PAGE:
People in Spain are predicted to have the longest life expectancy in the world by 2040 – beating Japan into second place – and much of the reason is to do with the way they eat, according to the authors of the most comprehensive study of the global burden of disease. In the years to come, the biggest threats to our health and longevity will be obesity, high blood pressure and blood sugar, tobacco use and drinking alcohol, according to the Institute for Health Metrics and Evaluation in Seattle, US, which has produced the forecasts. “Spain does really well in those,” said Dr Christopher Murray, director of the IHME at the University of Washington, “although tobacco is an area where they could be better. But current life expectancy is very good.” The Spanish, who are expected to have an average lifespan of 85.8 years, do particularly well in terms of diet, he said. Spain’s health ministry funded the Predimed study, the biggest investigation into … [Read more...] about Spain to beat Japan in world life expectancy league table for 2040
Great big world
England's star batsman Ben Stokes hailed Rory Burns and compared him to England great Alastair Cook as he forecast a long international future for the Surrey opening batsman.The 29-year-old Burns made a hundred in the opening Test of this year´s Ashes series and was one of England´s few successes during their recent series loss in New Zealand, with the left-hander averaging 61.33.England have struggled to field reliable top-order partnership since Andrew Strauss retired in 2012 and the problem only intensified when Cook, his successor as captain, called time on his Test career last year.But star all-rounder Stokes believes England are at least halfway to solving the problem now that Burns has started to consolidate his place in the side."We have found a gem in Rory Burns," Stokes told talkSPORT radio on Tuesday. "He is going to have a long future."He is similar to Alastair Cook in the way he operates, occupying the crease and looking to spend time out in the middle to score … [Read more...] about Stokes hails ‘gem’ Burns, compares to England great Alastair Cook
It appeared no small victory for Australia’s conservative Federal Government, when in 2017 UNESCO made the unexpected decision to exempt Australia’s Great Barrier Reef from its 'in danger' list. But, before the government could whet its increasing appetite for coal-fired power, it quickly became apparent that the world’s largest coral reef system was presently in the midst of its second consecutive year of severe coral bleaching. According to some estimates it would ultimately lose up to 50 percent of all total coral. A little over a year later and the UN's Intergovernmental Panel on Climate Change has now all but sounded the death knell for global reef ecosystems should global warming reach an average of two degrees Celsius above pre-industrial levels. The report makes for grim reading, especially considering that in 2007 then-Prime Minister Kevin Rudd declared climate change "the great moral challenge of our generation". Skip forward to 2017 and Australia … [Read more...] about Great Barrier Reef: ‘Last-chance’ tourists flock to world wonder as coral disappears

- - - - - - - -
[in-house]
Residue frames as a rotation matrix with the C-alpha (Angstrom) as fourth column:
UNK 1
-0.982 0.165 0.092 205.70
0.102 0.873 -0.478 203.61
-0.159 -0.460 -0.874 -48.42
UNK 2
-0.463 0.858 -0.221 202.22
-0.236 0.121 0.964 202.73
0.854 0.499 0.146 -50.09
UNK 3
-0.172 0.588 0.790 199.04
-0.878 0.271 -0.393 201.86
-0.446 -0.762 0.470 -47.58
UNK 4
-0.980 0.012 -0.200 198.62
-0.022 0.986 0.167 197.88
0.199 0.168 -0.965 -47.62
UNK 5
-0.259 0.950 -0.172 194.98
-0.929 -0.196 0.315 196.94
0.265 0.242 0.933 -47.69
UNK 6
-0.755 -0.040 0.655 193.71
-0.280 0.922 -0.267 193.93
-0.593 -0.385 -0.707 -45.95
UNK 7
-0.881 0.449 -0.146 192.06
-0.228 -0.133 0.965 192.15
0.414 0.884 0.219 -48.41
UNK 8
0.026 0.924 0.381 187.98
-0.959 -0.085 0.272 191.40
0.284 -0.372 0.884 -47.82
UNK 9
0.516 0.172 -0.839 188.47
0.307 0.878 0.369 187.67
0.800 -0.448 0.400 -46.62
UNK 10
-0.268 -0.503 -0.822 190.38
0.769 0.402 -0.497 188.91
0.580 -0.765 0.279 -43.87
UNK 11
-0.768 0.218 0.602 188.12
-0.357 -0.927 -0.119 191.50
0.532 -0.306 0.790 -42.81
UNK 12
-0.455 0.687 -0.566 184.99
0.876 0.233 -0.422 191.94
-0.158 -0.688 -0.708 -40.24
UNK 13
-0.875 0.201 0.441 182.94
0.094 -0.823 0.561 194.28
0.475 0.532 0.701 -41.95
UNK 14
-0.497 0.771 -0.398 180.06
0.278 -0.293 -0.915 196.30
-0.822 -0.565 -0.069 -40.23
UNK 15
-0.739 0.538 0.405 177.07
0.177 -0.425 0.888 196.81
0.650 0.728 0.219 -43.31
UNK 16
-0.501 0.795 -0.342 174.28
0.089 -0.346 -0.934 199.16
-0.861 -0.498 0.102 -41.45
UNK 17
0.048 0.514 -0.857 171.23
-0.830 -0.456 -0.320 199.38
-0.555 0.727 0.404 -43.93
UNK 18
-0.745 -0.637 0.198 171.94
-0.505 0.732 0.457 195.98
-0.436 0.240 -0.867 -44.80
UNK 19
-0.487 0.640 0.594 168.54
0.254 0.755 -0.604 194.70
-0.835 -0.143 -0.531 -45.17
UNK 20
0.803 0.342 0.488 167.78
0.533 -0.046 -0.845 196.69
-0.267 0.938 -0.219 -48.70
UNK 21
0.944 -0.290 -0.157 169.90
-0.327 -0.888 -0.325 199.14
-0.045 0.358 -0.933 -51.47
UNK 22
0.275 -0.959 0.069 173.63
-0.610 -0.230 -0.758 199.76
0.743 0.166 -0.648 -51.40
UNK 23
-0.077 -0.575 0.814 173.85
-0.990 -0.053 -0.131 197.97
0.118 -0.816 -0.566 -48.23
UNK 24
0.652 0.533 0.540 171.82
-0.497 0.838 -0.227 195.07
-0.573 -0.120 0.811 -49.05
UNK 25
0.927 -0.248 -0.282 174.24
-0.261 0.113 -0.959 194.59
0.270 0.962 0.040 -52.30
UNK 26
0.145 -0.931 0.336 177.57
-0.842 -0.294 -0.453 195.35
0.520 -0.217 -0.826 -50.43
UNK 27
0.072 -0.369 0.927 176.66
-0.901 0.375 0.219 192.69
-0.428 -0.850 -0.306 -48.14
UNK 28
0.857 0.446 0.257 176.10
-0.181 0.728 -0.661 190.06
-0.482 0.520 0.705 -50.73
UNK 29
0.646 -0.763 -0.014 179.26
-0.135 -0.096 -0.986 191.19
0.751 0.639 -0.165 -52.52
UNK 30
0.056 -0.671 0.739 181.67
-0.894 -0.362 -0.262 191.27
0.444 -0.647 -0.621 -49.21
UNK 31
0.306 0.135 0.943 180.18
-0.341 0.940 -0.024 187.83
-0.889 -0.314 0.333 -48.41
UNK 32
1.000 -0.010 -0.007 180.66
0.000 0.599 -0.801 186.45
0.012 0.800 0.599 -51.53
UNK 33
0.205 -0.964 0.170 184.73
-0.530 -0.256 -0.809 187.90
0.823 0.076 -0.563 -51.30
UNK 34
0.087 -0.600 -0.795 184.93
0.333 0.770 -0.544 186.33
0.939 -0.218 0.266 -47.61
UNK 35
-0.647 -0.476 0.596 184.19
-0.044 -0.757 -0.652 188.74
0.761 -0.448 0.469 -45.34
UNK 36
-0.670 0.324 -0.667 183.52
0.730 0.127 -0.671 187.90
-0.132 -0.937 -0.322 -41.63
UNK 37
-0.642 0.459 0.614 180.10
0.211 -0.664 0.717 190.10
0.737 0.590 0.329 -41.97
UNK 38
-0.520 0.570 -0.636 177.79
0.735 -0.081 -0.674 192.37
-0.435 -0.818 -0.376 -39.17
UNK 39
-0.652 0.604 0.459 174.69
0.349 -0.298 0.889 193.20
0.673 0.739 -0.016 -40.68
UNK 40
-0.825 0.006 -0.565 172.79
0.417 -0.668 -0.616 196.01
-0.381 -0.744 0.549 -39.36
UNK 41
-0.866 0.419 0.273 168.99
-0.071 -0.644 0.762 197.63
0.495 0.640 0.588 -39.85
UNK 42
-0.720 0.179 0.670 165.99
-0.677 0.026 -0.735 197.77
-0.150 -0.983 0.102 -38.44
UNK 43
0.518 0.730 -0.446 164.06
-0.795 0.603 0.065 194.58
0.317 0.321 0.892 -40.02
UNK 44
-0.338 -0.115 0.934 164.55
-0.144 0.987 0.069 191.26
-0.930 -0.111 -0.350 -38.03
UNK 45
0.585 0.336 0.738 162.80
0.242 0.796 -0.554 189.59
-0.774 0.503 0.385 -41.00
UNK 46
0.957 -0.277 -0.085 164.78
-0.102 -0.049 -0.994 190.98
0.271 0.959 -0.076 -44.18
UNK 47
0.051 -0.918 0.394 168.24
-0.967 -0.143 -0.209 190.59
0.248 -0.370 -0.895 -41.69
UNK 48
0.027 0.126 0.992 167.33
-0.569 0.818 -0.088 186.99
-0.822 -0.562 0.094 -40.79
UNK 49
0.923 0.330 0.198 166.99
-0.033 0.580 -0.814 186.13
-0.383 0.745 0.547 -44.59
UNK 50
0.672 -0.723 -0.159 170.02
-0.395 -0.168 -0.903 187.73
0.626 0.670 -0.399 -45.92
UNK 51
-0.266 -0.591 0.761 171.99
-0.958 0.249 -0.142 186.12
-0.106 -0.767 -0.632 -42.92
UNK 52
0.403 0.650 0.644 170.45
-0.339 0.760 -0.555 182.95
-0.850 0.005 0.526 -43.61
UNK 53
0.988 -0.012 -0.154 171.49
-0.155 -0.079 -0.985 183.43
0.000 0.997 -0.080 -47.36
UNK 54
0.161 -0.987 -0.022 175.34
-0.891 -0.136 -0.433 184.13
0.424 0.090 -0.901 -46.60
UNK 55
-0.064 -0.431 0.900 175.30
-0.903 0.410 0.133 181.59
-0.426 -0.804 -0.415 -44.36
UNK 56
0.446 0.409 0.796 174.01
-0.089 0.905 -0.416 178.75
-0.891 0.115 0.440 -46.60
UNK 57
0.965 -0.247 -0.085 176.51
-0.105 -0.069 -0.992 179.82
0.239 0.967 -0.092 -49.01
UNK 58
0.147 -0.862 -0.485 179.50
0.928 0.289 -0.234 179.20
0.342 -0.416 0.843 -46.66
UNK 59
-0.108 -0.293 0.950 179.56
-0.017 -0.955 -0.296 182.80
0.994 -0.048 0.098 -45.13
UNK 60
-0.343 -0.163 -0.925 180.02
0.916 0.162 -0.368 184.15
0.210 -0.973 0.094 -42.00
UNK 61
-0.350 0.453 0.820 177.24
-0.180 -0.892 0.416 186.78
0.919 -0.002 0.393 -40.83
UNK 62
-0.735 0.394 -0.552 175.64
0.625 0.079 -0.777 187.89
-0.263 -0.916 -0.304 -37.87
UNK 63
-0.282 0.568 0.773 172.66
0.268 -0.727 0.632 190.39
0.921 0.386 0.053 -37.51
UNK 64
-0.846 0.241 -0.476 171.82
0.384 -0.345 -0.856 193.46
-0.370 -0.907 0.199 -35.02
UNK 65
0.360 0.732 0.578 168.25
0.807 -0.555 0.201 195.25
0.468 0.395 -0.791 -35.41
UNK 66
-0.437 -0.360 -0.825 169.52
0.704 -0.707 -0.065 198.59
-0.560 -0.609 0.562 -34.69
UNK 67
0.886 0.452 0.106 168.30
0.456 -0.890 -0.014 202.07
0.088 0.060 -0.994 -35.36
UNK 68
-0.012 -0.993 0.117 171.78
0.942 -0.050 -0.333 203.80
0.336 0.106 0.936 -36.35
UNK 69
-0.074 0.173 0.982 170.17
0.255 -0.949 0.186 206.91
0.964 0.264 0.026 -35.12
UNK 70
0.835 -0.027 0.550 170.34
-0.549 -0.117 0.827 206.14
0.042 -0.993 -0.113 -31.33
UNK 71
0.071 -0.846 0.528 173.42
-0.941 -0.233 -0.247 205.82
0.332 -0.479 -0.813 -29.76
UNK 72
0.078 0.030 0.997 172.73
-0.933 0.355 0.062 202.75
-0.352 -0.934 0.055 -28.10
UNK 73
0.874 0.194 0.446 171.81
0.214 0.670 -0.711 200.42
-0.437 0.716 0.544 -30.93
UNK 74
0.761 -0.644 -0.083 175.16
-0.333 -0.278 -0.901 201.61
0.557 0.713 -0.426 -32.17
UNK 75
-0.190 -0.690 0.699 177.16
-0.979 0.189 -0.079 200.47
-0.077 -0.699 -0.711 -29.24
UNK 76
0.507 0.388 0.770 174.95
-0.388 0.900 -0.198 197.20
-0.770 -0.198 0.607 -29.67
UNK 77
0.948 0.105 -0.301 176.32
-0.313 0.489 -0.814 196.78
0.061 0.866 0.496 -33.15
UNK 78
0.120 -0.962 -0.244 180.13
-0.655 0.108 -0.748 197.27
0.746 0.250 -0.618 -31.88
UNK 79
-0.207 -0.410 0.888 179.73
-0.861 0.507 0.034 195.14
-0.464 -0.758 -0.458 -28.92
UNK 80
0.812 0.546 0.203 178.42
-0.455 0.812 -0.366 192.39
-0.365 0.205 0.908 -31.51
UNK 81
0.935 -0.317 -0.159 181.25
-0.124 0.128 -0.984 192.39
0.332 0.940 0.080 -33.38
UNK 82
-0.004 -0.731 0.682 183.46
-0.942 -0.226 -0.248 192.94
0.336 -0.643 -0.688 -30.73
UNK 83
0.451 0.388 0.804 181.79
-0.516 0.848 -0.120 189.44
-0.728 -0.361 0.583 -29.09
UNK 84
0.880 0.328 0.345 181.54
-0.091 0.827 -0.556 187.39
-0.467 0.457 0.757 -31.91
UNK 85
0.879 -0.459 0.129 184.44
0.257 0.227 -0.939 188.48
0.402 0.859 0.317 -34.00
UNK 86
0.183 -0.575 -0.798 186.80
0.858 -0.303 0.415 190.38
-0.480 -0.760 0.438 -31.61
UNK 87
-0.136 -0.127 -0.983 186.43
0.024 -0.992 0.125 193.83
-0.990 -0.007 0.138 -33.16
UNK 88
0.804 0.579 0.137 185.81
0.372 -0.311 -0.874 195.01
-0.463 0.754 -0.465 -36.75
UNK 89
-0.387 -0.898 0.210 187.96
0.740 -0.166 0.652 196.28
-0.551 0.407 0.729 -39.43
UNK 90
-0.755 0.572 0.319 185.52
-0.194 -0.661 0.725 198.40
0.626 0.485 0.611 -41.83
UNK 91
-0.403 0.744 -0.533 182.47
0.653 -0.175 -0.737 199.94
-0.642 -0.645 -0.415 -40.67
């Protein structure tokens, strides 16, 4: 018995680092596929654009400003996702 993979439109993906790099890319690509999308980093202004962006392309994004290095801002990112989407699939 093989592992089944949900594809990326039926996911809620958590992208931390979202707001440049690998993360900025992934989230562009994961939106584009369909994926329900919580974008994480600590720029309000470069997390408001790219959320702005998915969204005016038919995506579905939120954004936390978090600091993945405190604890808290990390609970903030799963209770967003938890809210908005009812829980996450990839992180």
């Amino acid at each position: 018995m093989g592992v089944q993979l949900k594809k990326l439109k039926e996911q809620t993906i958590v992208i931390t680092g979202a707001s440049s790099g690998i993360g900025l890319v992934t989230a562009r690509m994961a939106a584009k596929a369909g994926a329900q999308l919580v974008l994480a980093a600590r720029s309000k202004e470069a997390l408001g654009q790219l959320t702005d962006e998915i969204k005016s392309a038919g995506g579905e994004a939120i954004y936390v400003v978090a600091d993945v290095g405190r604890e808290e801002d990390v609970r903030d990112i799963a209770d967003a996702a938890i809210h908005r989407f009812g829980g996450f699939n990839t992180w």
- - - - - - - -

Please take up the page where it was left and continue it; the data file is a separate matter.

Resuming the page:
The background radiation is still there, two decades later, from the infamous 1993 Whitney Biennial — the so-called multi-cultural, identity-politics, political, or just bad biennial. Establishment art history circa 1993 was a broken model, built on white men and Western civilization and certain ossified ideas about “greatness” and “genius.” New artists looking for new ways to speak to new audiences couldn’t get their voices heard or work seen. There had been artists fighting this fight before, but that 1993 show was the major crack in the façade. George Holliday’s 1991 ten-minute videotape of the Rodney King beating was included as an artwork, and one of the biennial’s admission buttons, designed by artist Daniel J. Martinez, famously read I CAN’T IMAGINE EVER WANTING TO BE WHITE. What followed was war: white-male critics gone wild. The Times’ Michael Kimmelman opined, “I hate the show,” blasting … [Read more...] about How Identity Politics Conquered the Art World
Walk past the endless rows of vegetables, past the dozens of stalls selling every possible part of a pig and, at the centre of Cao Lanh city's market, a woman is doing a brisk trade in selling rats for food. Two cages swarm with them on a table next to her. Live frogs are available too, and, on the floor near her stall is a box of sluggish snakes. Chickens and ducks cluck and quack nearby. A faint smell of urine thickens air that is already heavy from the previous night's rains. Rats are a staple source of meat in Vietnam, farmed and sold much like any other livestock. The stallholder butchers the animals to order. Reaching into the cage she will grab an animal by its tail, hit its head across a large stone, chop off its feet and head with a large pair of scissors, skin it, cut it into pieces and place everything into a small yellow plastic bag. Inevitably, the animal's blood ends up on her hands. Scores of people are selling and butchering live animals, breathing the same air and in … [Read more...] about A deadly disease could travel at jet speed around the world. How do we stop it in time?